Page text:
June 30, 2015 is the date that Greece finally defaulted on its debt burden. Technically, Greece is "in arrears", not default (yet). But this is a fine distinction. Greece cannot pay its bills. It is broke. Greek banks are closed, government controls have been imposed on the movement of capital, and ordinary people in Greece are restricted to a daily ATM withdrawal limit of 60 Euros, about $70. This date marks the end of a five year process in which the leaders of Greece and the European Union postponed, but could not find a solution to the simple fact that Greece has more debt than it can ever repay. Hopefully, July 1, 2015 will mark the start of a process to heal the economy of Greece, and reform institutions to make it less likely another country will end up in the same mess.
In this Greek drama there are no good guys, only bad guys. That has been part of the reason a solution to the debt problem has been so difficult to find. Each side has a partially legitimate reason why the other side is to blame for the current mess. Greek governments are certainly at fault. They borrowed and spent money they could not repay. They are accountable for such irresponsible governance. But even worse, the Greek government engaged in unethical and possibly criminal behavior. Greece (until 2009) had hidden from the world the true financial condition of its budget deficits, which were worse than previously acknowledged.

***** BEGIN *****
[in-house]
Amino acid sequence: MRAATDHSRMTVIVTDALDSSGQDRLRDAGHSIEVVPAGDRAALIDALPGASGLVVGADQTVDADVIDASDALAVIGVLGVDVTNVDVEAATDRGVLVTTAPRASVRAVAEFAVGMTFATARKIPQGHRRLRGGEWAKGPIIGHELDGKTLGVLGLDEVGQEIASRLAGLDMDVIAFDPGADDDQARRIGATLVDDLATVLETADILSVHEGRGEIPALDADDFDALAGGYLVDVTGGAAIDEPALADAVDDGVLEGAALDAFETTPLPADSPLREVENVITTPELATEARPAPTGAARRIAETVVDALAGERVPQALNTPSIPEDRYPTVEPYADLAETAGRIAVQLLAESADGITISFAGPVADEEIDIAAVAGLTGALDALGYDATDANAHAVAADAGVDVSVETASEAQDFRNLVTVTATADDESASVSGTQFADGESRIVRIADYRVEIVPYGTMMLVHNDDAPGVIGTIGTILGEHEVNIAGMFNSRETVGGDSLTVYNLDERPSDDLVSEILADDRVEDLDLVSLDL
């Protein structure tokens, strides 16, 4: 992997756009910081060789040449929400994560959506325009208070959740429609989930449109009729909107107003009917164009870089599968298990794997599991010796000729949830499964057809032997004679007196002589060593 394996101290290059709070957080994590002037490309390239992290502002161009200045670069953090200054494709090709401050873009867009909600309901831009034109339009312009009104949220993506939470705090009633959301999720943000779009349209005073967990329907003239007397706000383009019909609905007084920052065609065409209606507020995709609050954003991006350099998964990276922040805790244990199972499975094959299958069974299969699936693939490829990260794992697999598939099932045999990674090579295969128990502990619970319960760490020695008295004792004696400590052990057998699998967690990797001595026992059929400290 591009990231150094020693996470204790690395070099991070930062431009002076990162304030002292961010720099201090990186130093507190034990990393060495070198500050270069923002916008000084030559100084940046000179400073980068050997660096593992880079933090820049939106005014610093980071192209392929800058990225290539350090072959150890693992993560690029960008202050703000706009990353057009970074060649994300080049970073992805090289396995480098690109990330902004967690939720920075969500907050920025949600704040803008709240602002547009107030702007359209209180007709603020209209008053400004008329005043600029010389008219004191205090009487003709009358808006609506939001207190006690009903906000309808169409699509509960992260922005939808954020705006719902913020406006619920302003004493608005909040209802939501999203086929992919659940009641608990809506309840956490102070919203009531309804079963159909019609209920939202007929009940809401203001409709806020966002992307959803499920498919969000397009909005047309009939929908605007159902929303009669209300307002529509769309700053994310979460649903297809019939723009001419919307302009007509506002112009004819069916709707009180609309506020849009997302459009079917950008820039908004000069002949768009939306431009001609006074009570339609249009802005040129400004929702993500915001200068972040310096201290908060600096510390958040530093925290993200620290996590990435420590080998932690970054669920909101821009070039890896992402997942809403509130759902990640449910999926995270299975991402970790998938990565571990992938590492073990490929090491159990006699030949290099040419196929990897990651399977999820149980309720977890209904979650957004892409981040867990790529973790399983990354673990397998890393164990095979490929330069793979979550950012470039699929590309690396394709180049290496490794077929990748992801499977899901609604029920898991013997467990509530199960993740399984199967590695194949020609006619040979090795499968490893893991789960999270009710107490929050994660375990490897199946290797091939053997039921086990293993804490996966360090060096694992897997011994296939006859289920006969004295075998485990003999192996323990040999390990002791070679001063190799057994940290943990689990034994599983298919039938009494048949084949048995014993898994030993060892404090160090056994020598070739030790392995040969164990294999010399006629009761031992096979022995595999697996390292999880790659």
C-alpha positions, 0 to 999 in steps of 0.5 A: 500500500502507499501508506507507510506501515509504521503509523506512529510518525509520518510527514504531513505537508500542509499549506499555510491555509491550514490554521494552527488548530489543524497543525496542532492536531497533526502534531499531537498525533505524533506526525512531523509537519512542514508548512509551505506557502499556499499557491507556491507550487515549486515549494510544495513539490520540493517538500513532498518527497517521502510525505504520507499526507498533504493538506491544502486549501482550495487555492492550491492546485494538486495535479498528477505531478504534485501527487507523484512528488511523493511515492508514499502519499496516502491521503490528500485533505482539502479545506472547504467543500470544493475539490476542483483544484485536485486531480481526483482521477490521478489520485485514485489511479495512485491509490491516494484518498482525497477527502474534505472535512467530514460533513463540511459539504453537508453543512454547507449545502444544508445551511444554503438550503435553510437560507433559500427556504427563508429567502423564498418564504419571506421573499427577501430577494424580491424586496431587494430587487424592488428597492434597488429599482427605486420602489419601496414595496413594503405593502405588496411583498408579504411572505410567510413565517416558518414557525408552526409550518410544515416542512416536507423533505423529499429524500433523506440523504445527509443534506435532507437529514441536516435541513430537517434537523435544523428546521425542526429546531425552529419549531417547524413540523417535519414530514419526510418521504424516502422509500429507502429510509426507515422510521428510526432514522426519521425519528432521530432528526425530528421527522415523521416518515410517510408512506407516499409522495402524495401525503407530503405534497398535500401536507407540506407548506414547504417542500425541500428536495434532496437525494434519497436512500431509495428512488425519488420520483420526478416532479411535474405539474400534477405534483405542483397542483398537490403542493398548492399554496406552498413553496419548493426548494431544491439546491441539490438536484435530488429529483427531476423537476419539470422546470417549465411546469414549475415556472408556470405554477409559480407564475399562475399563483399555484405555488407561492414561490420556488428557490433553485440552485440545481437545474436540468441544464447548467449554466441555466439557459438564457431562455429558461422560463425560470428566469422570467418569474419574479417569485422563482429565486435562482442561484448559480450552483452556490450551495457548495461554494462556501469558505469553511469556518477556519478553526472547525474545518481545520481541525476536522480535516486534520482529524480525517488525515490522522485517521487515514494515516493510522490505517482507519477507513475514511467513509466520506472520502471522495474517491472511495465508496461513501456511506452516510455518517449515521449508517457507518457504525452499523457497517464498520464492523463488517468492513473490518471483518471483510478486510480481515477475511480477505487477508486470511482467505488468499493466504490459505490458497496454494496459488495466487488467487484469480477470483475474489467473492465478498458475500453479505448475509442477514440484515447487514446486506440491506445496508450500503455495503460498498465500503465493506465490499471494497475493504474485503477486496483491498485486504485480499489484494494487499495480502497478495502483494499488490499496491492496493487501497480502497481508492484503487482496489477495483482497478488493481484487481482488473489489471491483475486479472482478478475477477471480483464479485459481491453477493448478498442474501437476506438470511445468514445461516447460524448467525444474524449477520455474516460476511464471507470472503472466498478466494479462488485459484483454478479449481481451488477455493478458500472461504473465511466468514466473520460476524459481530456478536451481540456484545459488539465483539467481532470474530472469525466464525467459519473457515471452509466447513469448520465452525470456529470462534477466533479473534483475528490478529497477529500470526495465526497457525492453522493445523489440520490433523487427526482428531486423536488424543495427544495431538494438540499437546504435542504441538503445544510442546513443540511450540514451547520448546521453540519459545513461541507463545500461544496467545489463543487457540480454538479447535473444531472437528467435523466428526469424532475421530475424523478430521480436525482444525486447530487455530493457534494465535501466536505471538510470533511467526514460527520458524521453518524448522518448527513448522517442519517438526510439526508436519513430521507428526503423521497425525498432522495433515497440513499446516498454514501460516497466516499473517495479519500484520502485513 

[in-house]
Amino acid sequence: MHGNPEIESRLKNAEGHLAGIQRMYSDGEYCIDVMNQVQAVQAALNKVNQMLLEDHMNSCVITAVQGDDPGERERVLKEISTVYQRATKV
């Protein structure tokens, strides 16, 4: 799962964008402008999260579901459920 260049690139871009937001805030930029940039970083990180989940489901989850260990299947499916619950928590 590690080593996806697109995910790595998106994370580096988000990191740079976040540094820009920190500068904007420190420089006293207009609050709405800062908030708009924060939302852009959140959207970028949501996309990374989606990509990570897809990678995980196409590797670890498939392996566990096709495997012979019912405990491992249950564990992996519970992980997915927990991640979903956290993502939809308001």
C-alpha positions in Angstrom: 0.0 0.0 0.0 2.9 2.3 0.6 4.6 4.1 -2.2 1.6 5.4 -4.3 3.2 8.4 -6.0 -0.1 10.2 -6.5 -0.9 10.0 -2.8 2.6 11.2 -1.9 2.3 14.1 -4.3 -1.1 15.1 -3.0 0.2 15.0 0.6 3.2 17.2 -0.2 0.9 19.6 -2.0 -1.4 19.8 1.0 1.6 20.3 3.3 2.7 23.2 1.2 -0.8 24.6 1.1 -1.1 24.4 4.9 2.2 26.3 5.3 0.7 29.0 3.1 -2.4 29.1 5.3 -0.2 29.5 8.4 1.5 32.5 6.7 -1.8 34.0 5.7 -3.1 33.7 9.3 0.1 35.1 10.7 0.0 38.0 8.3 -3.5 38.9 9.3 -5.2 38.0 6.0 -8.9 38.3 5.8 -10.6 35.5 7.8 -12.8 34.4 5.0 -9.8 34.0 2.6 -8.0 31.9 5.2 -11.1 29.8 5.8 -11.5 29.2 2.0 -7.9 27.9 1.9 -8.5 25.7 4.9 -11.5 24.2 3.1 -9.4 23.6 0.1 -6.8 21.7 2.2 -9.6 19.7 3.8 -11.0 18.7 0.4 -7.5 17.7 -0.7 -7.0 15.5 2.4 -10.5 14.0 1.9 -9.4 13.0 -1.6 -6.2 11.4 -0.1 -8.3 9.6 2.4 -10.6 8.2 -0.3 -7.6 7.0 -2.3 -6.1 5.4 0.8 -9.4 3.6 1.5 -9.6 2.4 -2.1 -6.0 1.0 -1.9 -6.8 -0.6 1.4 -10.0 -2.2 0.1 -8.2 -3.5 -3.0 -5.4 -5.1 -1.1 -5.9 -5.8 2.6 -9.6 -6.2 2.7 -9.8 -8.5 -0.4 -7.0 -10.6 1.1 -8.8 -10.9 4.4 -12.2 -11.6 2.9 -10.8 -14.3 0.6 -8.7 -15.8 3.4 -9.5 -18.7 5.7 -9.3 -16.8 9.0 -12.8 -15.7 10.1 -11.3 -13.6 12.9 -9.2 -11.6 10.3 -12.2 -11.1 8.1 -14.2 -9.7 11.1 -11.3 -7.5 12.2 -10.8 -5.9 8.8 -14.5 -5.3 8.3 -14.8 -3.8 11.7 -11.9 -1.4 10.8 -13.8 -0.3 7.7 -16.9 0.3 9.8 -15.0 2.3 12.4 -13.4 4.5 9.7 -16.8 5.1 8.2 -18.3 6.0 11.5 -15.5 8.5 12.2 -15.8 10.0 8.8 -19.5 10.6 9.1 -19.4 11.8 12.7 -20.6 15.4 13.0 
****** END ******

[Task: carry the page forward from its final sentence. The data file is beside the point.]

The banks who loaned Greece much more money than it could repay are also accountable for their own irresponsible behavior. Banks have a duty to perform "due diligence". In plain English, they have a duty to their shareholders to make sure that borrowers will use the loan for responsible purposes, and that the borrower is very likely to be able to repay the loan. Due diligence would have uncovered the financial trickery that Greece used to hide their true budget deficits. But banks were eager to look the other way, perhaps because bank regulations made it more profitable to loan money to the Greek government than to make commercial loans to an enterprising business. more >>